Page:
Where To Focus Your Management Development

Top 5 Skills For Middle & Line Managers

Company strategy – the goals for your organisation’s direction and growth – is put in place by the business owners and stakeholders. The day-to-day operation of your business is accomplished by the workers and technicians. The people in-between these two layers of your business are the ones who will have to actually implement those strategies by putting in place procedures, setting targets and leading the workers to achieve them. With that in mind, and drawing on our 20 years’ experience of working with businesses to improve competencies and develop management skills, here’s 5 crucial sets of management skills that your middle managers will need to effectively perform their functions.

The Soft Skills

Managing self – every manager should be able to do this, obviously. However, when you promote an effective person to a higher role in your organisation, the environment can change significantly. The manager should be able to deal with this change (and the inevitable stress that must result) by systematically identifying job roles and responsibilities. Time management and organisational skills are also important.
Managing customers – customers are the lifeblood of any business, and middle & line managers should set the tone for the entire organisation in dealing with them. Crucially, managers should be able to quickly and accurately identify every customer’s needs and expectations, and implement procedures to accomplish them. They should also have the organisational skill to examine the quality of outcomes and outputs, and implement organisational efficiencies to maximise this.
Managing people – customers aren’t the only people your management will be dealing with. Your managers will have to effectively lead their staff on a day-to-day basis. The need to be able to develop and maintain interpersonal relationships, to effectively maintain discipline and motivation over the course of projects. They will have to be able to identify necessary developmental needs within their team, and offer effective mentoring. All of this must be accomplished against a background of constantly measured and effectively managed performance.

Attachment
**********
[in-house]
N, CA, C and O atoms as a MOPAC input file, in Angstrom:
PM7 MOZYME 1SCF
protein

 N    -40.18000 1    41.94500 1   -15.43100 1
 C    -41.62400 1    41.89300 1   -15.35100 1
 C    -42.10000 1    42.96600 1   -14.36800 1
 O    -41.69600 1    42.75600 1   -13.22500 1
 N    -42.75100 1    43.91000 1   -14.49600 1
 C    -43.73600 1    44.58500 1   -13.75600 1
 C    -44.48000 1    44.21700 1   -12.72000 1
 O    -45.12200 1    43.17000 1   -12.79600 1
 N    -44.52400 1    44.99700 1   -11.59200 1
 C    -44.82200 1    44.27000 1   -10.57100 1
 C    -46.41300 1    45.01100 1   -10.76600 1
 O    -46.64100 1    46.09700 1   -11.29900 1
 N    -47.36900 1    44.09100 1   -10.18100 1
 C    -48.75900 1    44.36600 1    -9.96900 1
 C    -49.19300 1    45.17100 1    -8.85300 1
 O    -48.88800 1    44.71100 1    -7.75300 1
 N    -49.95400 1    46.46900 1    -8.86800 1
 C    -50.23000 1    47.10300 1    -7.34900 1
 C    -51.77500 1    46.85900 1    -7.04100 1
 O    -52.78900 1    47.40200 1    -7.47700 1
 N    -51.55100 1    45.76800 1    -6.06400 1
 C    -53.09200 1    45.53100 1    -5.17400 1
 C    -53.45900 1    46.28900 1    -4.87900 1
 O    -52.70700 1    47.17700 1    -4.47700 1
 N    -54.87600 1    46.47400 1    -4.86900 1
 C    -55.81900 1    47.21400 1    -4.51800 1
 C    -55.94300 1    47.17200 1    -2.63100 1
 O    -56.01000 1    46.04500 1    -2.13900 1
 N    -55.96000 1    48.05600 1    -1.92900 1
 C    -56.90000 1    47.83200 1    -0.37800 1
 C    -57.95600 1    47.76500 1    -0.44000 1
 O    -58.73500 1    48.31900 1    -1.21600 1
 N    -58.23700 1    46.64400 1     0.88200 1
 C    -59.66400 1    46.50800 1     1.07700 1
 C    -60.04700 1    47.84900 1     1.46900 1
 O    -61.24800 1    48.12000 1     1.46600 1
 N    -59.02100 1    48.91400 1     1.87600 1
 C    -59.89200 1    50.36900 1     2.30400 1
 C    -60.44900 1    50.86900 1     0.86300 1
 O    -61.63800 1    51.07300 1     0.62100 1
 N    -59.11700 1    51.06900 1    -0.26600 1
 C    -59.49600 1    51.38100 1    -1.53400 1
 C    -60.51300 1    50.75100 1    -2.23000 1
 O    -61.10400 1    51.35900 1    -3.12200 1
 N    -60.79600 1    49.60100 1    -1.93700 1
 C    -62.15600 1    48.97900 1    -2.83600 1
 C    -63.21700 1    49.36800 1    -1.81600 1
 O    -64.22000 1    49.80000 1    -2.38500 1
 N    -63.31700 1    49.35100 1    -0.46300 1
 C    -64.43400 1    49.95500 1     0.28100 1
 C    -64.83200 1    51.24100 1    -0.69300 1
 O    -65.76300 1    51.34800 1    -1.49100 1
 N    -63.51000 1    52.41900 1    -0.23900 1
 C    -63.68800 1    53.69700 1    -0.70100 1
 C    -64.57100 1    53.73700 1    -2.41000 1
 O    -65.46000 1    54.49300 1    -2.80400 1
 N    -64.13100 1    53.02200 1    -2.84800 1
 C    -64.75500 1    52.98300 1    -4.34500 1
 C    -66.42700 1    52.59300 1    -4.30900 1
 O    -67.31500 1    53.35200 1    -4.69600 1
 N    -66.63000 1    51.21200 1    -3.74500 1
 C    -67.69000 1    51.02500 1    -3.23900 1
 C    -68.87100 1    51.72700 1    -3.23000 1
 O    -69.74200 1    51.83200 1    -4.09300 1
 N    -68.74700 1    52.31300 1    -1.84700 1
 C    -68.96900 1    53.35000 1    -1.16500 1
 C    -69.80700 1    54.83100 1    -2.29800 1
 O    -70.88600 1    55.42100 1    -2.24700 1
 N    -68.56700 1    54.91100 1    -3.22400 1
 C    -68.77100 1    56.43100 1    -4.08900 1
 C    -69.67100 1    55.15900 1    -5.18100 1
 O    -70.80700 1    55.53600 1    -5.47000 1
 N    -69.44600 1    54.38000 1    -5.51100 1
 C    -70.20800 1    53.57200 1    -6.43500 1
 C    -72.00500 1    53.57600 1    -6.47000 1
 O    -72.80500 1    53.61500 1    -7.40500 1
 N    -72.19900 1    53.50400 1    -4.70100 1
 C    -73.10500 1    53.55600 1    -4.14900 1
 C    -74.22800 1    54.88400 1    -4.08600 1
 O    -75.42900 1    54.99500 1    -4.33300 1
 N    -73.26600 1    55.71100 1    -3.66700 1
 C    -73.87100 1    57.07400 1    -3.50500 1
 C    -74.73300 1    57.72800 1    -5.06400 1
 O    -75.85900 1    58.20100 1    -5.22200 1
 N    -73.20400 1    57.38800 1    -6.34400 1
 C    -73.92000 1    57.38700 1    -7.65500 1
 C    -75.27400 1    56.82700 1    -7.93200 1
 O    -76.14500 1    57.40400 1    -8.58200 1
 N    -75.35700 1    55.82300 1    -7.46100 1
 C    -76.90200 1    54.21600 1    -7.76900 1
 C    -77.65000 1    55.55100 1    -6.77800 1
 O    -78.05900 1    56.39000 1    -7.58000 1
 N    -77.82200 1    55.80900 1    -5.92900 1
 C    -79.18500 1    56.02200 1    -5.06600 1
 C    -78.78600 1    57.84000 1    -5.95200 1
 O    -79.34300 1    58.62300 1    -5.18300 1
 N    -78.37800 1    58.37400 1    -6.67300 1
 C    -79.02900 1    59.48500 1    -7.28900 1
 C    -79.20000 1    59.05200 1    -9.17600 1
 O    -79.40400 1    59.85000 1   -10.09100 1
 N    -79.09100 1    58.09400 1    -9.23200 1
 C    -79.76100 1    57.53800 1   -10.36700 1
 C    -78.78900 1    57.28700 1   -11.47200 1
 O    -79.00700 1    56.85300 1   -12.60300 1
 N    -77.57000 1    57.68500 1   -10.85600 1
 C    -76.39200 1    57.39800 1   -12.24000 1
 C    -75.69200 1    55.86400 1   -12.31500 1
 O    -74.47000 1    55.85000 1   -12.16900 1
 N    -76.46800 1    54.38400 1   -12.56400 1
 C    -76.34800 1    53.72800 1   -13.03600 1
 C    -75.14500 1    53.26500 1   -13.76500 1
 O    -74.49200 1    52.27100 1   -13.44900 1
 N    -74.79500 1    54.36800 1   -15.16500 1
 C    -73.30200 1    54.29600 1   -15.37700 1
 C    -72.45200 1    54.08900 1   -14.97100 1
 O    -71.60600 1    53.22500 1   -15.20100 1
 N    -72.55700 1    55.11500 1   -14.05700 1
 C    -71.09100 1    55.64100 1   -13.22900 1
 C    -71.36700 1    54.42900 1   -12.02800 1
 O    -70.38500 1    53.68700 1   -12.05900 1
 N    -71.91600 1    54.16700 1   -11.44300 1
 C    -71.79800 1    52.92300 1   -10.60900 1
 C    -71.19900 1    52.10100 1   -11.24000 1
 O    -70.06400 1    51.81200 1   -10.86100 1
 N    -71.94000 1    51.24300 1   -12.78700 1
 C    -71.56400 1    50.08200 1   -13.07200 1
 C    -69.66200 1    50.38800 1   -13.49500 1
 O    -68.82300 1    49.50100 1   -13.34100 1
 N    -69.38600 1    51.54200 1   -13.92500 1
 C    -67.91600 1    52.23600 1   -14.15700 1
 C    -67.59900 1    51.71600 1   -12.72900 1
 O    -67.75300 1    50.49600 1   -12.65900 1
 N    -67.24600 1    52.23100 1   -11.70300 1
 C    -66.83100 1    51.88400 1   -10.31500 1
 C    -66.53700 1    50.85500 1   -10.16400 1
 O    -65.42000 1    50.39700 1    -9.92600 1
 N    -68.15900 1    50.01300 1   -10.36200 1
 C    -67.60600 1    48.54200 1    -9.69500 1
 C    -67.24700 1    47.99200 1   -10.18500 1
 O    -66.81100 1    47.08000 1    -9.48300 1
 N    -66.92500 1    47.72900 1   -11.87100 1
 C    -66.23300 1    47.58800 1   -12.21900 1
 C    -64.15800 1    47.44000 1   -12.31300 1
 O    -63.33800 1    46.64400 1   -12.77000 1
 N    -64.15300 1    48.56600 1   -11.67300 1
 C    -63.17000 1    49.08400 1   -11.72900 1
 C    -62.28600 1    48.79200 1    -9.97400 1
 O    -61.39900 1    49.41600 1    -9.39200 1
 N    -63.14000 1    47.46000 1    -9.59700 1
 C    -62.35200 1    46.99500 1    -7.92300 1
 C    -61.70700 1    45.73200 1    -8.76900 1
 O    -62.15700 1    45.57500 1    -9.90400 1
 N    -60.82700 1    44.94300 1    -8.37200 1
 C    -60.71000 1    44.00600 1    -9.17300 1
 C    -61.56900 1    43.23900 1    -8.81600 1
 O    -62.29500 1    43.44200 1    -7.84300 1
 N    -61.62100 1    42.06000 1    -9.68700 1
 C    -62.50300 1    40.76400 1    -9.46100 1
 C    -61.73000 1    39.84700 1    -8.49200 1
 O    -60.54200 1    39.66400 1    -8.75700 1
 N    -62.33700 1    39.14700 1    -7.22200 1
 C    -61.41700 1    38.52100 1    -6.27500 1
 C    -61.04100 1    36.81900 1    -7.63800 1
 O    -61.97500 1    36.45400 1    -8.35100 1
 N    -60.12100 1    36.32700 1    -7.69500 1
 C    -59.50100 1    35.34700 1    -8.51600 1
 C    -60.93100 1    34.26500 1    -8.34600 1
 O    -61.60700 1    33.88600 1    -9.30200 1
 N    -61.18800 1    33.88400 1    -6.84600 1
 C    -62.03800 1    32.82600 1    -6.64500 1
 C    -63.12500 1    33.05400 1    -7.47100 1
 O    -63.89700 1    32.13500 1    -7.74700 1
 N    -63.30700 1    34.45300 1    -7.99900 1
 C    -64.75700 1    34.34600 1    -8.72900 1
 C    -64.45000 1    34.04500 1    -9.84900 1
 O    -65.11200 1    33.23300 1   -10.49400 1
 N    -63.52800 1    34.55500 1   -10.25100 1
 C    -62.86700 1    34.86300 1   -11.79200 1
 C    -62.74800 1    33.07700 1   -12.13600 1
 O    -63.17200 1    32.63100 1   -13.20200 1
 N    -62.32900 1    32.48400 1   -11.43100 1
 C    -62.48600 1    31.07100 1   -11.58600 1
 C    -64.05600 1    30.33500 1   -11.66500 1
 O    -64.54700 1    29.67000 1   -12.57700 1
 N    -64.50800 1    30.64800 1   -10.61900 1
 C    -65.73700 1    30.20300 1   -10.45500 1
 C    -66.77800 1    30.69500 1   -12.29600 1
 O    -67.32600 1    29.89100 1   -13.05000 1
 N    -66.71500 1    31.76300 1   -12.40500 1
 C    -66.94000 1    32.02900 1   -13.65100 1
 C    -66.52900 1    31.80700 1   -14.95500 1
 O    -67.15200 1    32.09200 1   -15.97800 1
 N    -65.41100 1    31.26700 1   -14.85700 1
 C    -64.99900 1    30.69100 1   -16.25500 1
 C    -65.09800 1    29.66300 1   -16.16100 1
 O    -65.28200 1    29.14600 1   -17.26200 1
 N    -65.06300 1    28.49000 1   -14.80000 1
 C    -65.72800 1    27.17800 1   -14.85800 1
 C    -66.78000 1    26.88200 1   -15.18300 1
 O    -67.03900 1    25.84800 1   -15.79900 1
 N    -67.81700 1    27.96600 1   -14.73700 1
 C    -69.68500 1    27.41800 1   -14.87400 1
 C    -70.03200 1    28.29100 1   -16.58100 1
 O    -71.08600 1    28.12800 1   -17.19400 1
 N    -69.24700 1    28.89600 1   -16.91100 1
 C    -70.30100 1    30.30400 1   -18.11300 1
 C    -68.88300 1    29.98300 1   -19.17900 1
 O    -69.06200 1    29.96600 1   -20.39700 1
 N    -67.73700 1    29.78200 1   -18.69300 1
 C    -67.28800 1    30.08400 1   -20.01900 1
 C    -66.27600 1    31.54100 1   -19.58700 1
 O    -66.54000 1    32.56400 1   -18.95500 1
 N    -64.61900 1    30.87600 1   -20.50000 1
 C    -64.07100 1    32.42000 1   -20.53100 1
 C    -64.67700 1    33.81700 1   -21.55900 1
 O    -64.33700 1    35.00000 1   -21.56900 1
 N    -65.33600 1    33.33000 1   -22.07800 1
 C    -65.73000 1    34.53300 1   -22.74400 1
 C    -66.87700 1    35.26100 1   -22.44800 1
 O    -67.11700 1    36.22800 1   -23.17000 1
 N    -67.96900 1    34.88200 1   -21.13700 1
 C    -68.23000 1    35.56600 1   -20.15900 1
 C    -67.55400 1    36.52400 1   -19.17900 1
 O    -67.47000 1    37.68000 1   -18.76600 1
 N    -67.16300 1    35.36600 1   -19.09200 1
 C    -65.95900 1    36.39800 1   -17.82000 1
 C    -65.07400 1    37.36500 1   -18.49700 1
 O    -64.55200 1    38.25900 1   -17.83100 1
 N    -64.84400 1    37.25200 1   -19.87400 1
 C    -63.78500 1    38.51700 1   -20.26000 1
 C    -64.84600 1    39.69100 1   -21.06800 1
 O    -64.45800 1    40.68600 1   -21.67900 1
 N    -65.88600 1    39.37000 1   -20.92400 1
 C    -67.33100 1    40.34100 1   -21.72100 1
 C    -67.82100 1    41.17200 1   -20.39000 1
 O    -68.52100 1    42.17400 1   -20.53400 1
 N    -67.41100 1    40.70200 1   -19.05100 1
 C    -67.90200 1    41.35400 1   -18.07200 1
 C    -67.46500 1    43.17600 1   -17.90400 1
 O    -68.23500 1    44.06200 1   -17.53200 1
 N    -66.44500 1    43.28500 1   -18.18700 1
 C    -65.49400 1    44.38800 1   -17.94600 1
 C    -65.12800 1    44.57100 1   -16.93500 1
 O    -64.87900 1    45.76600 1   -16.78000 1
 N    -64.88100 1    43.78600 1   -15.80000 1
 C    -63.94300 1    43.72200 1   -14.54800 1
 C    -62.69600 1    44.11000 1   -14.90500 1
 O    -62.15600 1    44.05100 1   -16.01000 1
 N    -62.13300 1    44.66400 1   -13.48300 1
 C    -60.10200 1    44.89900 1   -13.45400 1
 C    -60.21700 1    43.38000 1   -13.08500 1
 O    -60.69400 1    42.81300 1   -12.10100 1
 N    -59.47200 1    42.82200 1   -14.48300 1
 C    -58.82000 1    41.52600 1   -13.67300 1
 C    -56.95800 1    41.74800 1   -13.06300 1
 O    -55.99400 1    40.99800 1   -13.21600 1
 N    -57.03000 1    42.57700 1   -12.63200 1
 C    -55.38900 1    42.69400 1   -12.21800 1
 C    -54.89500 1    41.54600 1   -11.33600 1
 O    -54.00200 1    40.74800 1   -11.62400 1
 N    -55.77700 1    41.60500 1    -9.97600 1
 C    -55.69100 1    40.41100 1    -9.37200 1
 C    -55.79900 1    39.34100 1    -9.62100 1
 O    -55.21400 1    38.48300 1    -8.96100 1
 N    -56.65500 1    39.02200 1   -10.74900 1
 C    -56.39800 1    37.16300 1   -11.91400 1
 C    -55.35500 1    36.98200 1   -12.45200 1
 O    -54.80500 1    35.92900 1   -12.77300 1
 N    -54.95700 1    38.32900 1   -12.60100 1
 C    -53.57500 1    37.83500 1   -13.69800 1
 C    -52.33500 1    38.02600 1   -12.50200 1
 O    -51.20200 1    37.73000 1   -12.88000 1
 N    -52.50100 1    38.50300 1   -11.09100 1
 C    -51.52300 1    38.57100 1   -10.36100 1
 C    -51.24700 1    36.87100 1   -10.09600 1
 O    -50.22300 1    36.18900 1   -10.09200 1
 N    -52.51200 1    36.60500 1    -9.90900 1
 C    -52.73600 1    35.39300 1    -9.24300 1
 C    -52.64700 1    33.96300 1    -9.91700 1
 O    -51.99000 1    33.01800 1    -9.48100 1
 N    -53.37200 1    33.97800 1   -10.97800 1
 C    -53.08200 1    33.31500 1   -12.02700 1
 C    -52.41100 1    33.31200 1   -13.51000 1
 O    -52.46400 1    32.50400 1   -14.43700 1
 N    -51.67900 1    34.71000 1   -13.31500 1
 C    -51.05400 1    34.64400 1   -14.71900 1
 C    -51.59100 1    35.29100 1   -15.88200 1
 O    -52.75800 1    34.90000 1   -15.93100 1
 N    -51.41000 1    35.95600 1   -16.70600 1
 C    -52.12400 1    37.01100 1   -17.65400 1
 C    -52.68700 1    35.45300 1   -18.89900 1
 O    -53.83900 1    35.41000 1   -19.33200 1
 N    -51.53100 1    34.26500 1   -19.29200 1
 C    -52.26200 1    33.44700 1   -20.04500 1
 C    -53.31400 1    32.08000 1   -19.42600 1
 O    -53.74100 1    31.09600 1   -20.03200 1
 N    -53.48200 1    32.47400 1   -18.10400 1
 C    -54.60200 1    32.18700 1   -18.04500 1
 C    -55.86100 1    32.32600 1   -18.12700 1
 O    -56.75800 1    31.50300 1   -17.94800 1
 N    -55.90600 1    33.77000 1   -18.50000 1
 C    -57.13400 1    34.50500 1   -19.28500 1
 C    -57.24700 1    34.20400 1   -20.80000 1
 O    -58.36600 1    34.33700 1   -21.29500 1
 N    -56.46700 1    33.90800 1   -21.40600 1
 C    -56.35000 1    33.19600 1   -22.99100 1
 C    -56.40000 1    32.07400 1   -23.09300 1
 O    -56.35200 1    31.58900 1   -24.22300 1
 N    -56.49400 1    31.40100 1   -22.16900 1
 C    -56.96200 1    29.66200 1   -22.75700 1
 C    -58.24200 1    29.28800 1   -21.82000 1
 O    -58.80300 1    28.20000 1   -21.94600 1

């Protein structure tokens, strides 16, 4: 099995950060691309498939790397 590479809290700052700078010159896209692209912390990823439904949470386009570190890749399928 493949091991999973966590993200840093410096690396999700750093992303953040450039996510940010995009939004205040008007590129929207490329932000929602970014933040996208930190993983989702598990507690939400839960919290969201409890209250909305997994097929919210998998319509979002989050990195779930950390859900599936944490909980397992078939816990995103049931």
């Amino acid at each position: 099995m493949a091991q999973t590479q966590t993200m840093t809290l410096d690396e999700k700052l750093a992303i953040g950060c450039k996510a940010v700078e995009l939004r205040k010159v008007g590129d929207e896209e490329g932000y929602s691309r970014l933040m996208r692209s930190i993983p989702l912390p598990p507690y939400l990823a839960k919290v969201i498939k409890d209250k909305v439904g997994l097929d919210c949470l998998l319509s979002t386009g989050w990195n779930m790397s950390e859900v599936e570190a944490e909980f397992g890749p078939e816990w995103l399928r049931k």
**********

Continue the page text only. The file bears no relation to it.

The Technical Skills 

Managing budgets – this is another crucial element of any managers repertoire of skills. A good manager needs to have an effective cost awareness at all times, and be able to identify practical management information within that. This is extremely important in the context of making a business case for various projects. They also, obviously, need to be able to put in place practical and effective cost controls at various stages of any project, which in itself requires effective measurement of finances.
Managing operations – this is another crucial skill (or set of skills, really). Managers are often promoted internally within organisations, so that someone who has displayed efficiency in one role often finds themselves appointed to another. Not every role is the same however, so not every role requires the same skillset. In order to effectively manage a team in a role that they may not have occupied before, managers should be able to effectively analyse systems and procedures for quality and profitability and to identify waste and potential improvements in supply chains and existing procedures.

Peter Drucker said that “management is doing things right, leadership is doing the right things”. It may seem a Jesuitical distinction, but the important thing to take from it is this – you can learn to do new things. If management is simply doing things right, then you can train managers to excellence.